TOS: What qualifications should homeschool parents look for when searching for a professional examiner?
Dr. Sutton: I have identified five essential qualifications of diagnosticians for homeschool families. Parents must ask and get answers to the following questions: (1) Is the examiner a Bible-believing Christian or at least conservative in his beliefs? (2) Is the examiner home-school friendly, or at least home-school neutral, willing and/or open to the idea of homeschooling, despite any diagnosis of your child that may ensue? (3) Does the examiner hold an advanced degree, that is, a master’s degree, preferably a doctorate? (4) Does the examiner hold a state license/certificate, preferably national certification? (5) Is the examiner a member of professional organizations, a good indicator that s/he is on the cutting edge of what research says works best for children who struggle, such as the national Council for Exceptional Children. In truth, few examiners meet all five criteria. Many, if not most, clinicians are servants of the secular-public educational system. Sometimes, homeschool parents will either have to drive a significant distance to connect with a qualified examiner, or they will have to collaborate with other local homeschool families and contract with an examiner for on-site testing.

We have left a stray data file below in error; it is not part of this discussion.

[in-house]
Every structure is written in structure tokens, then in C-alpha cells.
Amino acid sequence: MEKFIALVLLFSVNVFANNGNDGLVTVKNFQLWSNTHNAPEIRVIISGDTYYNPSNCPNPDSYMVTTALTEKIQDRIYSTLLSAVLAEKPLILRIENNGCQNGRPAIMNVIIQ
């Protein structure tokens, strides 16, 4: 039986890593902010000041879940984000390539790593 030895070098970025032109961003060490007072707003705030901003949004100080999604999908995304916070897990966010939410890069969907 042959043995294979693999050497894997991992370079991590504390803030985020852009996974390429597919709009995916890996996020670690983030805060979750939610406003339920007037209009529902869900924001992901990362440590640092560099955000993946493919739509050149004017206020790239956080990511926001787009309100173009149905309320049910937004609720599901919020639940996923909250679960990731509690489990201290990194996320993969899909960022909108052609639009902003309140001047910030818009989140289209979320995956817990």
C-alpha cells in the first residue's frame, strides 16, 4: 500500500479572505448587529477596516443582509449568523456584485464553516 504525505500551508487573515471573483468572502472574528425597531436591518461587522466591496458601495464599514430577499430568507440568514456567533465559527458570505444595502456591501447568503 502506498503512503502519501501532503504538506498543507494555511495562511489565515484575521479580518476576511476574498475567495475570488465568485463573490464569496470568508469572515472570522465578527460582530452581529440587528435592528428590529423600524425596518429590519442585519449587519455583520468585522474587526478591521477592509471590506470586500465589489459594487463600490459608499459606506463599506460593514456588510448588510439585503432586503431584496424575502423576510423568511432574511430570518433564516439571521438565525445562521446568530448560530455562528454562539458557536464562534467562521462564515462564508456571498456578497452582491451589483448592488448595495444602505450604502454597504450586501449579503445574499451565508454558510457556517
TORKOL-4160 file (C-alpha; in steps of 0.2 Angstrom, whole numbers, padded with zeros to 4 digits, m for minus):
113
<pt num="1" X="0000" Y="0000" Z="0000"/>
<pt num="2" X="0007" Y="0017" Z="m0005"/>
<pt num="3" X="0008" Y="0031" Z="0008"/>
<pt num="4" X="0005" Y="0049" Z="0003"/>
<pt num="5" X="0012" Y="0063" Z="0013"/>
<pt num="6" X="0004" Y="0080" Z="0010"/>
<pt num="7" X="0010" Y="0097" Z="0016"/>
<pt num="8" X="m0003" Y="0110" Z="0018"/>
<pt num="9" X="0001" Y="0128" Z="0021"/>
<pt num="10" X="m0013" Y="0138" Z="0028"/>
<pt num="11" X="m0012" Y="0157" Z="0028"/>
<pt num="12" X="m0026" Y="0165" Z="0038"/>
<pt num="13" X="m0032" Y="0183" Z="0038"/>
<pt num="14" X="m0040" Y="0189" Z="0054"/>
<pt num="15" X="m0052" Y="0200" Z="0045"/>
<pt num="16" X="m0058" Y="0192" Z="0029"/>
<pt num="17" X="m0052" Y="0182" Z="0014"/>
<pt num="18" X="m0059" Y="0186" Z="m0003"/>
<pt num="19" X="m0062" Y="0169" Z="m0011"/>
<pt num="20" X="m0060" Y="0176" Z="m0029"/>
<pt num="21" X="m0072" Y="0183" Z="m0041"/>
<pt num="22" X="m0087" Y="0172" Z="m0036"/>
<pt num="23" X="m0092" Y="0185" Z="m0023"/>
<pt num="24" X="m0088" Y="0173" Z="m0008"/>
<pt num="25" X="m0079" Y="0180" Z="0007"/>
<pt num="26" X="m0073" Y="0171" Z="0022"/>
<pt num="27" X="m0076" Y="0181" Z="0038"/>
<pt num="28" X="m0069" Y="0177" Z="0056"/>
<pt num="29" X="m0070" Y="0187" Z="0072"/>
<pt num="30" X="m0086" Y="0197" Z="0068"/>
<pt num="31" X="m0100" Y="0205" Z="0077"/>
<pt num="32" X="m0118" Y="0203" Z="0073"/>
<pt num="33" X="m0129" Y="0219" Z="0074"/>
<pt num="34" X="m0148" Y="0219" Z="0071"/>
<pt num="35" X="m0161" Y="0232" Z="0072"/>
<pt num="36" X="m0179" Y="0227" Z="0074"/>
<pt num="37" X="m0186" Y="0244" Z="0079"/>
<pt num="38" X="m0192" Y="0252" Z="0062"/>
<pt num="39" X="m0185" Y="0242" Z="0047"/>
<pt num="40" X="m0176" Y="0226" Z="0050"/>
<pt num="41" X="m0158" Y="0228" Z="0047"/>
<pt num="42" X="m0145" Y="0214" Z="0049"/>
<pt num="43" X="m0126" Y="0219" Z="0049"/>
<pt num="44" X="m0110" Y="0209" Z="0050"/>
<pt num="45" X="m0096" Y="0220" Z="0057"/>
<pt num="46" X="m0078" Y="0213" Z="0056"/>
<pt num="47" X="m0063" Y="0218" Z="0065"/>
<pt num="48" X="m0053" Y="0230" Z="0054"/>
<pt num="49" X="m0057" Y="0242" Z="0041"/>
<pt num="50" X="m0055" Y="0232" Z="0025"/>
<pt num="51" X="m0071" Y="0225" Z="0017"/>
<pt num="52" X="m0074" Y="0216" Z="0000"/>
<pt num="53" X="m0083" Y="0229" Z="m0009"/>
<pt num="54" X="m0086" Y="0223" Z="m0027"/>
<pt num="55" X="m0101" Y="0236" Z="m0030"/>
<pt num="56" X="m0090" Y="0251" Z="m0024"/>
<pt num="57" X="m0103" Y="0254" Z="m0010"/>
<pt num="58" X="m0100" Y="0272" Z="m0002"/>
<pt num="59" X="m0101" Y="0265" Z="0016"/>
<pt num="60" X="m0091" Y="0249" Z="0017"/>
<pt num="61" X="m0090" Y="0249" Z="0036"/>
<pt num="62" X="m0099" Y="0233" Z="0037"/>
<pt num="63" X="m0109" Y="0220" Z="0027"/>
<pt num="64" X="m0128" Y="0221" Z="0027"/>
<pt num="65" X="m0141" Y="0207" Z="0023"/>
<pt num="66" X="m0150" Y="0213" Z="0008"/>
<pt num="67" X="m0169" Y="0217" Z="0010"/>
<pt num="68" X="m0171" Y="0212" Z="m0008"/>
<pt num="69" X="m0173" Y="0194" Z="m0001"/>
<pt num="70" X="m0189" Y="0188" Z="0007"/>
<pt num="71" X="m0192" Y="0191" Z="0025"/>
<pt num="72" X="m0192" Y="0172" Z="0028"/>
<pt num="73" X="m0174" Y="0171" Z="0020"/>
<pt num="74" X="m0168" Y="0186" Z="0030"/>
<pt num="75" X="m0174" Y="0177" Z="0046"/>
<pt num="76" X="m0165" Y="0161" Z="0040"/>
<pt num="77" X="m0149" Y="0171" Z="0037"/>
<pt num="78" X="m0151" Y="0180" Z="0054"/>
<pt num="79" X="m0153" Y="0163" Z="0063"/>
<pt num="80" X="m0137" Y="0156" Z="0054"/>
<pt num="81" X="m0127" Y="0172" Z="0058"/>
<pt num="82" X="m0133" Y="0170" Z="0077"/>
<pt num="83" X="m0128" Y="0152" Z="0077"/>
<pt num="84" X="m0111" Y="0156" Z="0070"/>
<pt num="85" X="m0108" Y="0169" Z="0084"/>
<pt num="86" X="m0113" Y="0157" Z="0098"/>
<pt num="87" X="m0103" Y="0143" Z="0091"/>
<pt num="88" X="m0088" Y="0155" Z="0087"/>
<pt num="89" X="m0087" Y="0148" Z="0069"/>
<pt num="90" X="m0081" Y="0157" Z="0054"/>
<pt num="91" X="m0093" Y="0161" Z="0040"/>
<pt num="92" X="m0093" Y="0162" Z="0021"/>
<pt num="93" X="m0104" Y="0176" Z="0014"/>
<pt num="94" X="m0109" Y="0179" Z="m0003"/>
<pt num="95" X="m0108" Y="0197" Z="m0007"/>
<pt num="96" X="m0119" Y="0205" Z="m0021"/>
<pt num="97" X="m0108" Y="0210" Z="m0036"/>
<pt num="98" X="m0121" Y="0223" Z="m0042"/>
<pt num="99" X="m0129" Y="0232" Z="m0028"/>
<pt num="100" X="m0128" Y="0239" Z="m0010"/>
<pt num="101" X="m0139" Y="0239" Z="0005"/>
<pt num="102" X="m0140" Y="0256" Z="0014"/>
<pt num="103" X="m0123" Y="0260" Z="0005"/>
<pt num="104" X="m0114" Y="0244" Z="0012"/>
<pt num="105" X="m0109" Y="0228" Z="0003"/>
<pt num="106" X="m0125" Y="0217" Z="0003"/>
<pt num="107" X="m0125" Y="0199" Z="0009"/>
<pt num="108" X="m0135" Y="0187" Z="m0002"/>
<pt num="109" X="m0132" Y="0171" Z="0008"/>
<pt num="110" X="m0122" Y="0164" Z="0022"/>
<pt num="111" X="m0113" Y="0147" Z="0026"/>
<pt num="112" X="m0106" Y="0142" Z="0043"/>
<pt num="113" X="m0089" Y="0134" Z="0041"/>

TOS: Next issue, we’ll pick up where we left off and get into more specifics for helping out struggling learners. Thanks for spending some time with The Old Schoolhouse!
Copyright, 2009. All rights reserved by author below. Content provided by The Old Schoolhouse® Magazine, LLC.
Christine M. Field practiced law for eight years before becoming a full-time mommy. She and her husband live and homeschool their four children in Wheaton, Illinois, where her husband serves as chief of police. Three of their four children are adopted: one through private adoption and two from Korea. As special needs expert columnist of TOS Magazine’s Resource Room, Christine welcomes readers’ comments, personal stories, and questions. Please contact Christine at RR@TOSMag.com. As the author of books Help For the Harried Homeschooler, A Field Guide to Home Schooling, Coming Home to Raise Your Children, Should You Adopt? and Life Skills for Kids, Christine is a ready and willing help to the homeschooling community. Crosswalk.com has featured her a number of times as have other publications. For more information on Christine and her resources please visit her website: www.homefieldadvantage.org.
“ … I am the harried homeschooler as I seek to play the many roles and meet the many demands in my life.”